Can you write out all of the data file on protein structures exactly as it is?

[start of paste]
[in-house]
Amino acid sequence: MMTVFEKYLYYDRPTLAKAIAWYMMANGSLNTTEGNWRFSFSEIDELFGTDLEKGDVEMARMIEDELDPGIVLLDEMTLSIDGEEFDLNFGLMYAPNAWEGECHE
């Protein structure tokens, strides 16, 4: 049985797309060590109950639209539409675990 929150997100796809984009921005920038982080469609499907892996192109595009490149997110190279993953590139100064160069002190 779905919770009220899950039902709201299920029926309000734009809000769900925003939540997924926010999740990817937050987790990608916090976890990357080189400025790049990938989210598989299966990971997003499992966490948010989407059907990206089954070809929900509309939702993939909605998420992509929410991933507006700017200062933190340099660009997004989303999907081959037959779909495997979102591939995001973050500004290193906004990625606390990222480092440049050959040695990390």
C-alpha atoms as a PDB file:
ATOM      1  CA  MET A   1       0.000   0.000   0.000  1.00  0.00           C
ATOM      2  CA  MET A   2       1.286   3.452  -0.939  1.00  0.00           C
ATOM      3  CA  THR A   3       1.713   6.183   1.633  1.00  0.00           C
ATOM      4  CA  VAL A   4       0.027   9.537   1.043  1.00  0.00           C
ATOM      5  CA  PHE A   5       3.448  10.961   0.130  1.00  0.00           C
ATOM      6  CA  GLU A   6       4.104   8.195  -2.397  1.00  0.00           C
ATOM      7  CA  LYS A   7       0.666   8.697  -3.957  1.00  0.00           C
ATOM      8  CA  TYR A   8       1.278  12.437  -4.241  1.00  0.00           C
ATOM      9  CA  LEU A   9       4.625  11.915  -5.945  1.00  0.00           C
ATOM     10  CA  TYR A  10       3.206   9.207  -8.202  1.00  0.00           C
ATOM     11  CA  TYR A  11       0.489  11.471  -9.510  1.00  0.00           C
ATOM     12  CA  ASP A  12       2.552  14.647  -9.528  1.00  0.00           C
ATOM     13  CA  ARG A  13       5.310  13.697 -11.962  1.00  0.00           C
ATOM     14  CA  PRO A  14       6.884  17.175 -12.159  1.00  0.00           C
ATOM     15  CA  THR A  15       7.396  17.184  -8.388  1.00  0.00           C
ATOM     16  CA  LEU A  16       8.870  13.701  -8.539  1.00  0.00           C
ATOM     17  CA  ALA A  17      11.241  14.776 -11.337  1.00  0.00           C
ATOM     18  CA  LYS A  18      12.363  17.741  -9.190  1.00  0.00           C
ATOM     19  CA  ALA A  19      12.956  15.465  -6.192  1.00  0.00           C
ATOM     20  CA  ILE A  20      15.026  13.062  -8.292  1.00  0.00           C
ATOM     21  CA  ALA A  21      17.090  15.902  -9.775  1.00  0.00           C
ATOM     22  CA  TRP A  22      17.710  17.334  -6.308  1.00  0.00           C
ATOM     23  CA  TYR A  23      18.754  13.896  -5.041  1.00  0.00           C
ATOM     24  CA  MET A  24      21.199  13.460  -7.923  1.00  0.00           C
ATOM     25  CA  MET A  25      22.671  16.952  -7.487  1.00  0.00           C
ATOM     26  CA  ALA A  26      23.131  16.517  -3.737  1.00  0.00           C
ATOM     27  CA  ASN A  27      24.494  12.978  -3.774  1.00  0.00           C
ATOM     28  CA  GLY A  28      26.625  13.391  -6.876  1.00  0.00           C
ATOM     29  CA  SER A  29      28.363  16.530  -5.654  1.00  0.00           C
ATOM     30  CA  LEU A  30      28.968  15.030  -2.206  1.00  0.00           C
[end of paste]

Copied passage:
[in-house]
Amino acid sequence: MMTVFEKYLYYDRPTLAKAIAWYMMANGSLNTTEGNWRFSFSEIDELFGTDLEKGDVEMARMIEDELDPGIVLLDEMTLSIDGEEFDLNFGLMYAPNAWEGECHE
């Protein structure tokens, strides 16, 4: 049985797309060590109950639209539409675990 929150997100796809984009921005920038982080469609499907892996192109595009490149997110190279993953590139100064160069002190 779905919770009220899950039902709201299920029926309000734009809000769900925003939540997924926010999740990817937050987790990608916090976890990357080189400025790049990938989210598989299966990971997003499992966490948010989407059907990206089954070809929900509309939702993939909605998420992509929410991933507006700017200062933190340099660009997004989303999907081959037959779909495997979102591939995001973050500004290193906004990625606390990222480092440049050959040695990390």
C-alpha atoms as a PDB file:
ATOM      1  CA  MET A   1       0.000   0.000   0.000  1.00  0.00           C
ATOM      2  CA  MET A   2       1.286   3.452  -0.939  1.00  0.00           C
ATOM      3  CA  THR A   3       1.713   6.183   1.633  1.00  0.00           C
ATOM      4  CA  VAL A   4       0.027   9.537   1.043  1.00  0.00           C
ATOM      5  CA  PHE A   5       3.448  10.961   0.130  1.00  0.00           C
ATOM      6  CA  GLU A   6       4.104   8.195  -2.397  1.00  0.00           C
ATOM      7  CA  LYS A   7       0.666   8.697  -3.957  1.00  0.00           C
ATOM      8  CA  TYR A   8       1.278  12.437  -4.241  1.00  0.00           C
ATOM      9  CA  LEU A   9       4.625  11.915  -5.945  1.00  0.00           C
ATOM     10  CA  TYR A  10       3.206   9.207  -8.202  1.00  0.00           C
ATOM     11  CA  TYR A  11       0.489  11.471  -9.510  1.00  0.00           C
ATOM     12  CA  ASP A  12       2.552  14.647  -9.528  1.00  0.00           C
ATOM     13  CA  ARG A  13       5.310  13.697 -11.962  1.00  0.00           C
ATOM     14  CA  PRO A  14       6.884  17.175 -12.159  1.00  0.00           C
ATOM     15  CA  THR A  15       7.396  17.184  -8.388  1.00  0.00           C
ATOM     16  CA  LEU A  16       8.870  13.701  -8.539  1.00  0.00           C
ATOM     17  CA  ALA A  17      11.241  14.776 -11.337  1.00  0.00           C
ATOM     18  CA  LYS A  18      12.363  17.741  -9.190  1.00  0.00           C
ATOM     19  CA  ALA A  19      12.956  15.465  -6.192  1.00  0.00           C
ATOM     20  CA  ILE A  20      15.026  13.062  -8.292  1.00  0.00           C
ATOM     21  CA  ALA A  21      17.090  15.902  -9.775  1.00  0.00           C
ATOM     22  CA  TRP A  22      17.710  17.334  -6.308  1.00  0.00           C
ATOM     23  CA  TYR A  23      18.754  13.896  -5.041  1.00  0.00           C
ATOM     24  CA  MET A  24      21.199  13.460  -7.923  1.00  0.00           C
ATOM     25  CA  MET A  25      22.671  16.952  -7.487  1.00  0.00           C
ATOM     26  CA  ALA A  26      23.131  16.517  -3.737  1.00  0.00           C
ATOM     27  CA  ASN A  27      24.494  12.978  -3.774  1.00  0.00           C
ATOM     28  CA  GLY A  28      26.625  13.391  -6.876  1.00  0.00           C
ATOM     29  CA  SER A  29      28.363  16.530  -5.654  1.00  0.00           C
ATOM     30  CA  LEU A  30      28.968  15.030  -2.206  1.00  0.00           C